CPE Online Application and Renewal: Tips and Key Features

June 2011

Although CPE providers have been thrilled with the conversion from manual to online applications and renewals, many of the system’s finer points are easy to miss if you don’t know where to look.

Jeanetta Cothron, NASBA Regulatory Compliance Auditor, highlights some key tips for making the most of the new system:

Have a main contact. Providers on the National Registry should designate one person as their main organizational contact. The main contact will receive all of the updates about NASBA policies, including changes to the renewal process. If that contact changes, or his/ her information needs to be updated, NASBA must be notified.

“When there are changes in that contact person and we don’t know it, even for a short period of time, information falls through the cracks,” Cothron says. “The company may not get information about what’s happening with NASBA or the Registry, or within their state, and some of those changes are vital. They may even miss their renewal date, or other pertinent information about how to comply with the CPE Standards.”

New Website Markets Providers’ Courses: LearningMarket.org is now the source for Registry requirements and CPE Standards. When NASBA rolled out its new online-application system, it also launched a new website that is a portal for CPE providers and those interested in the Registry. Information and forms that were located on the NASBAtools.com website were transferred to the new Learning Market website, www.learningmarket.org, along with new information, forms and features. "And with that change came new capabilities that providers may not yet be aware of," says Cothron.

“Now our sponsors can access templates, such as ones that show what a compliant certificate of completion looks like, or what a course announcement looks like,” Cothron says. “There are also many other tools, as well as a marketing feature where sponsors can post videos about their organization. LearningMarket.org was created to provide powerful tools to help providers market themselves to those seeking CPE courses and access important items for their own use.”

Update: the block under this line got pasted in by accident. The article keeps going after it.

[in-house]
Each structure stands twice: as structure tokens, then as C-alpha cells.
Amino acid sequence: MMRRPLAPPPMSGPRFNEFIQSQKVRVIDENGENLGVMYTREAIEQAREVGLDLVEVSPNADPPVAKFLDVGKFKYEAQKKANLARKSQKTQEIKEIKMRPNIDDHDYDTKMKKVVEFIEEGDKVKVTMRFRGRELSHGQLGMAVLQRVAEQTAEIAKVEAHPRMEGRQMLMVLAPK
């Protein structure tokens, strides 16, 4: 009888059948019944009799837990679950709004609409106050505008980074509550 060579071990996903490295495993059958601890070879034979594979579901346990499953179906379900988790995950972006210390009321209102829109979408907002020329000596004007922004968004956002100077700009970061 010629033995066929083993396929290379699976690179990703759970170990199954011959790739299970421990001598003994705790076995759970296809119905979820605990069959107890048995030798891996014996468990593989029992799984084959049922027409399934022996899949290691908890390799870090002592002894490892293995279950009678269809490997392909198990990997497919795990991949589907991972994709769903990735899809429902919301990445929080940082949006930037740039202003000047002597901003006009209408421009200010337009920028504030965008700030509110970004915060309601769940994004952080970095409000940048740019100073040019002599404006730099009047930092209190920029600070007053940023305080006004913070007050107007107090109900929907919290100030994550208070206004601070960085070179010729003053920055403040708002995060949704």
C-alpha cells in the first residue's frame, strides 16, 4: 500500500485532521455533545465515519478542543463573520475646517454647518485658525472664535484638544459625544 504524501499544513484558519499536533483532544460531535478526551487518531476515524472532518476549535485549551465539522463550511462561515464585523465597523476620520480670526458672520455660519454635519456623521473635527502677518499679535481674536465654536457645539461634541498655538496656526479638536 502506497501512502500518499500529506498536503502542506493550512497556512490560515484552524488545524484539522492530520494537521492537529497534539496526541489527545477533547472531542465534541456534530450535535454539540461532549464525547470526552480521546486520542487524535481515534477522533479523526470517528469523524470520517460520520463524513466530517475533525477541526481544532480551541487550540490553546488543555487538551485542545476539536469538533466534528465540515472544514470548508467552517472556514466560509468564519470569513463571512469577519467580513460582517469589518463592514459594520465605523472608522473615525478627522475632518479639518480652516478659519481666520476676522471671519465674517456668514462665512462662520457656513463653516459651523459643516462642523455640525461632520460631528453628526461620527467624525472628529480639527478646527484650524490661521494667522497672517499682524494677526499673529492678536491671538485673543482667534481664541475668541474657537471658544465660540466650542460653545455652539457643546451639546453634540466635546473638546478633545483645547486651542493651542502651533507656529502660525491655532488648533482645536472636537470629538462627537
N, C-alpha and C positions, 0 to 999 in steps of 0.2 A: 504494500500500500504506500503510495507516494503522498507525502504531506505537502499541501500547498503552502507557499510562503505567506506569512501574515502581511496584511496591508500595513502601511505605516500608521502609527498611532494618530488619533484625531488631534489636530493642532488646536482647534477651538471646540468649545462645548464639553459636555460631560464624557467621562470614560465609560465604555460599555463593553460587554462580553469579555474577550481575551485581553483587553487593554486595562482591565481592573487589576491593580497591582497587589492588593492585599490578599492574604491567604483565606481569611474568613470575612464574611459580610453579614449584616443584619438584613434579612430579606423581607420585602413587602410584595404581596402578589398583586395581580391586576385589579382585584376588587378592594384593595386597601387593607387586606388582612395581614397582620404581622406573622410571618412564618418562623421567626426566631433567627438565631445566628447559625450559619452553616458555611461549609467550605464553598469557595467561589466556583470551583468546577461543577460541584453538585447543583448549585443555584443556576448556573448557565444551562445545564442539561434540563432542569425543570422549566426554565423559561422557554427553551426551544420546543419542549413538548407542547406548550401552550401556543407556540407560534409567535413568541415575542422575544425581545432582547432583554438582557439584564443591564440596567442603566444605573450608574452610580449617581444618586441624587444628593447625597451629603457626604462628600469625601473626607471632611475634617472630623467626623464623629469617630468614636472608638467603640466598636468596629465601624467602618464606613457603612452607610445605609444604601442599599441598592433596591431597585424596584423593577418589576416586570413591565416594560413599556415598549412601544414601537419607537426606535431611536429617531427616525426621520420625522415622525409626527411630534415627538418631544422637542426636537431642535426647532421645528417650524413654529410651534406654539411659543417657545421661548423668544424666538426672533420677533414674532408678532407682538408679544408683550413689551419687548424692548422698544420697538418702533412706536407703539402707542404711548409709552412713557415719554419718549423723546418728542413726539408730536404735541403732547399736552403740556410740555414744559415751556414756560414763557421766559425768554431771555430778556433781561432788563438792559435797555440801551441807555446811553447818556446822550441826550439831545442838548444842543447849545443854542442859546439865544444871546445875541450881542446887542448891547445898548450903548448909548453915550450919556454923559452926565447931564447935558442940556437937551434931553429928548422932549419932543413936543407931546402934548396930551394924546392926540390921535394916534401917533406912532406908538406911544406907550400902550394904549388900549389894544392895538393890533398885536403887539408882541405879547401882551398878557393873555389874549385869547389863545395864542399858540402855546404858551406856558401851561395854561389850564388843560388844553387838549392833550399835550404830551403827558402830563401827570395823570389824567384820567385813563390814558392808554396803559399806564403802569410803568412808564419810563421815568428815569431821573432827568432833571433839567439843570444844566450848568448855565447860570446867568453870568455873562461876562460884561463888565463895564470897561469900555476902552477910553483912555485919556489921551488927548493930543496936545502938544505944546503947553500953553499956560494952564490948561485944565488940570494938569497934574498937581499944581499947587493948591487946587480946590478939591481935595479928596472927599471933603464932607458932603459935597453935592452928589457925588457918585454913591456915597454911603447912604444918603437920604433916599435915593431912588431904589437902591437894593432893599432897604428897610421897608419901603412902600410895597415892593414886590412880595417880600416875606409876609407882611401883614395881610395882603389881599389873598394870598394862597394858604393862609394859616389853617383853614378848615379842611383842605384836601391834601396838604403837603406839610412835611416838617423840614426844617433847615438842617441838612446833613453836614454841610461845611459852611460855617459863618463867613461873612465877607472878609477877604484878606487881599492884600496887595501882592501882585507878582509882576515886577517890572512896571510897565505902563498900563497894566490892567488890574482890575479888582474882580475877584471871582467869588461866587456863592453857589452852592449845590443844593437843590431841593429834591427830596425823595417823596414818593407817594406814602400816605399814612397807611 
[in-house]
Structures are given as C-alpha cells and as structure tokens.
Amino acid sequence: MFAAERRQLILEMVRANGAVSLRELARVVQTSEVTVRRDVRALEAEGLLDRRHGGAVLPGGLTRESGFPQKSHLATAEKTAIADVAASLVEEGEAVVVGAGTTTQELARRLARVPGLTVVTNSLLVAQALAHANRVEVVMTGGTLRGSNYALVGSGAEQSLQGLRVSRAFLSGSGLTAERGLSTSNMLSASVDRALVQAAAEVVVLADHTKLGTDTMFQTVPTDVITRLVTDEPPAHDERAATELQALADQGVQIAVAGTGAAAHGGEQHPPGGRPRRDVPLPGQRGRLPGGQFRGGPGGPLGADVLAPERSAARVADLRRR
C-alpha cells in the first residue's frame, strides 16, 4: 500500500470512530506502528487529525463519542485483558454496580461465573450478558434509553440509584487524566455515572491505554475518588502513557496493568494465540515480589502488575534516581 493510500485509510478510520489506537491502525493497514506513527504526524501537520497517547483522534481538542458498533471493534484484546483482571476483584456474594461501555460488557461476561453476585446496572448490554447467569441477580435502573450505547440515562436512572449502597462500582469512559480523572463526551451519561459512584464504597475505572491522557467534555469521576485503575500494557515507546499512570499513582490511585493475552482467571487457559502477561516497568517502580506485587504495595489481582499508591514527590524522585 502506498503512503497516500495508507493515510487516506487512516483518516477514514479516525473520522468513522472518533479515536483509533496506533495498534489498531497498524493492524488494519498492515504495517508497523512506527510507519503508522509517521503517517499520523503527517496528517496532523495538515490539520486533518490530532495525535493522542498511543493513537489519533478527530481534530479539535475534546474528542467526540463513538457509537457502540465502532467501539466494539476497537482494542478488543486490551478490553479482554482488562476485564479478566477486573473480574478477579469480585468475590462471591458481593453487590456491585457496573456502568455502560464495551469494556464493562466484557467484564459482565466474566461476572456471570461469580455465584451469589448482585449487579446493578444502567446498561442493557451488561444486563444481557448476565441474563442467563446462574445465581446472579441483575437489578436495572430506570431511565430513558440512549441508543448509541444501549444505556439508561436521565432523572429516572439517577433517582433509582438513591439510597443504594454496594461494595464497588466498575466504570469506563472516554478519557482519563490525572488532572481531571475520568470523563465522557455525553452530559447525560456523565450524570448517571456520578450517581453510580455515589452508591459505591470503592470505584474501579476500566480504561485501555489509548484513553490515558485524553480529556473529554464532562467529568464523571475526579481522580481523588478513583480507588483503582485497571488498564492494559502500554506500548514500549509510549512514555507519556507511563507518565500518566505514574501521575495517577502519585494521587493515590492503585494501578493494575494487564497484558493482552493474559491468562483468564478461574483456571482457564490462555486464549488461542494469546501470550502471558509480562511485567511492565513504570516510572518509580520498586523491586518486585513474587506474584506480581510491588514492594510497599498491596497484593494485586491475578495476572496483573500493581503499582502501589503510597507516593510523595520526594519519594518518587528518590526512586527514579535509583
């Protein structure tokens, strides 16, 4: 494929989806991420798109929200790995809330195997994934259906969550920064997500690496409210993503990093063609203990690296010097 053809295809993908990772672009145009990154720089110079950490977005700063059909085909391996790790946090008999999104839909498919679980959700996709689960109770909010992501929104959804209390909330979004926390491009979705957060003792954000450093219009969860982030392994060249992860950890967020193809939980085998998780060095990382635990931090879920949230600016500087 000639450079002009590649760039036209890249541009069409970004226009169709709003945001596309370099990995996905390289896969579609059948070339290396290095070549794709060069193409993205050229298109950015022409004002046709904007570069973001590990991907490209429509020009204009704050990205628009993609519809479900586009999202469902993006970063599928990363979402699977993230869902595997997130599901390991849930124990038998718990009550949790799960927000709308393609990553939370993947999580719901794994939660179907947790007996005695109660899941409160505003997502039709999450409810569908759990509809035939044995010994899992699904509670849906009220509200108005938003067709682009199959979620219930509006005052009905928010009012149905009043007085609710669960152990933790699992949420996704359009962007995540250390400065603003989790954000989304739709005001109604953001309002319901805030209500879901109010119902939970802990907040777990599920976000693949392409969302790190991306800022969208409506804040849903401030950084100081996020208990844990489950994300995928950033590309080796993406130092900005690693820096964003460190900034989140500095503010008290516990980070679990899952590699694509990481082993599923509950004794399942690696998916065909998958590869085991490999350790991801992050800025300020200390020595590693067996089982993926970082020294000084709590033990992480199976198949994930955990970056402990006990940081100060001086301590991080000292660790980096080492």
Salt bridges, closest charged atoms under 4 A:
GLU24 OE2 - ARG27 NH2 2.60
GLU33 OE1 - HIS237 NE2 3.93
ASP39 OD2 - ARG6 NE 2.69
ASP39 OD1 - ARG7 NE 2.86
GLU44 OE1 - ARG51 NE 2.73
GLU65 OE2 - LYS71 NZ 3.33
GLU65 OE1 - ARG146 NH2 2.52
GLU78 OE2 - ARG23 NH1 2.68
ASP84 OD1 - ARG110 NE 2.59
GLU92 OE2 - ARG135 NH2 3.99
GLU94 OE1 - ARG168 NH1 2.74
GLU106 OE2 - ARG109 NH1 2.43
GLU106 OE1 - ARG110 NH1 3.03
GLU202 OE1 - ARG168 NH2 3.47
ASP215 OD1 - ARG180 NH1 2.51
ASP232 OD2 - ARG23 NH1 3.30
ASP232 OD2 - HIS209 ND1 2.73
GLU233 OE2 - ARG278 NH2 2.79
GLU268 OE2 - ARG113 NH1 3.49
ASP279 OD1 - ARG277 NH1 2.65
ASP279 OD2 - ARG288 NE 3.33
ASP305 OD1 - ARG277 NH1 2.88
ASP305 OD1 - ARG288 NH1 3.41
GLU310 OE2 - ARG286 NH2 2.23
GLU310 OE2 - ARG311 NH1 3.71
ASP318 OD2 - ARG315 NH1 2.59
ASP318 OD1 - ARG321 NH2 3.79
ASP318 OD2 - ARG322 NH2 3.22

Another new feature of the site is the robust library of resources. For example, providers can now find state requirements for all of NASBA’s 55 member boards without having to visit each of their websites.

“It’s a great starting point for our providers to research specific regulations and find what they need for different markets,” Cothron says.

Providers now have assigned account administrators. In the past, renewing accounts went to different staff members within NASBA’s compliance department. Under the new system, each provider has a designated contact person.

“With the new online system, providers are assigned a specific account manager, who will work with them on an ongoing basis to ensure they are receiving the maximum benefits of their relationship with NASBA,” Cothron says.

Approval is determined and granted at the organization level and not on a program-by-program basis. NASBA works with a provider to bring one program and its materials into compliance with the CPE Standards.  NASBA then expects the provider to apply the same methodology and documentation to all programs it designates to award NASBA-approved CPE credits.

“It’s important for our sponsors to know that they are approved as an organization and not on a program by program basis,” Cothron says.

Easier sponsor information updates. Under the Registry Forms and Applications tab on  LearningMarket.org, you can find a section called Membership Update Forms. There, sponsors can access an online form to update their contact information as well as submit any other necessary organization changes.

Notify NASBA of course delivery methods. Many sponsors have different delivery methods (group-live, group internet-based, self-study), but may not make NASBA aware of their formats. Each delivery method must be approved by NASBA in order to award NASBA-approved CPE credits. Sponsors can submit this information via an online form available on the Learning Market website as well.

Know the distinction between delivery methods. Just as NASBA needs to know the delivery methods each provider uses, it is important for providers to understand the various methods that are accepted. The CPE Standards offers four:

  • Group Live, which is the traditional classroom setting;
  • Group Internet-Based, where the students view course materials and a real-time instructor online;
  • Self-Study, which is an online or paper-based course completed by the learner with no instructor present; and
  • Independent Study, where a candidate contracts with a sponsor for a special project (an uncommon method that has yet to be accepted by most state boards).

The Desk-Audit process. As part of its renewal process, NASBA conducts random desk audits of sponsors. Following renewal, the sponsor will be notified if their organization has been selected for an audit, and they will be asked for a program list. Following that submission, a course will be chosen and the provider will submit appropriate documents to demonstrate that it is in compliance with the CPE Standards.

Cothron says. “And, if a sponsor is approved for multiple delivery methods, we will select one course for each of those delivery methods.”

Understand the relationship of CPE Standards to state CPE rules. The CPE Standards establish the framework for the development and administration of CPE programs. In addition, they describe the responsibilities of CPE providers. However, the ultimate determination on the acceptability of CPE credits resides with the respective state boards.

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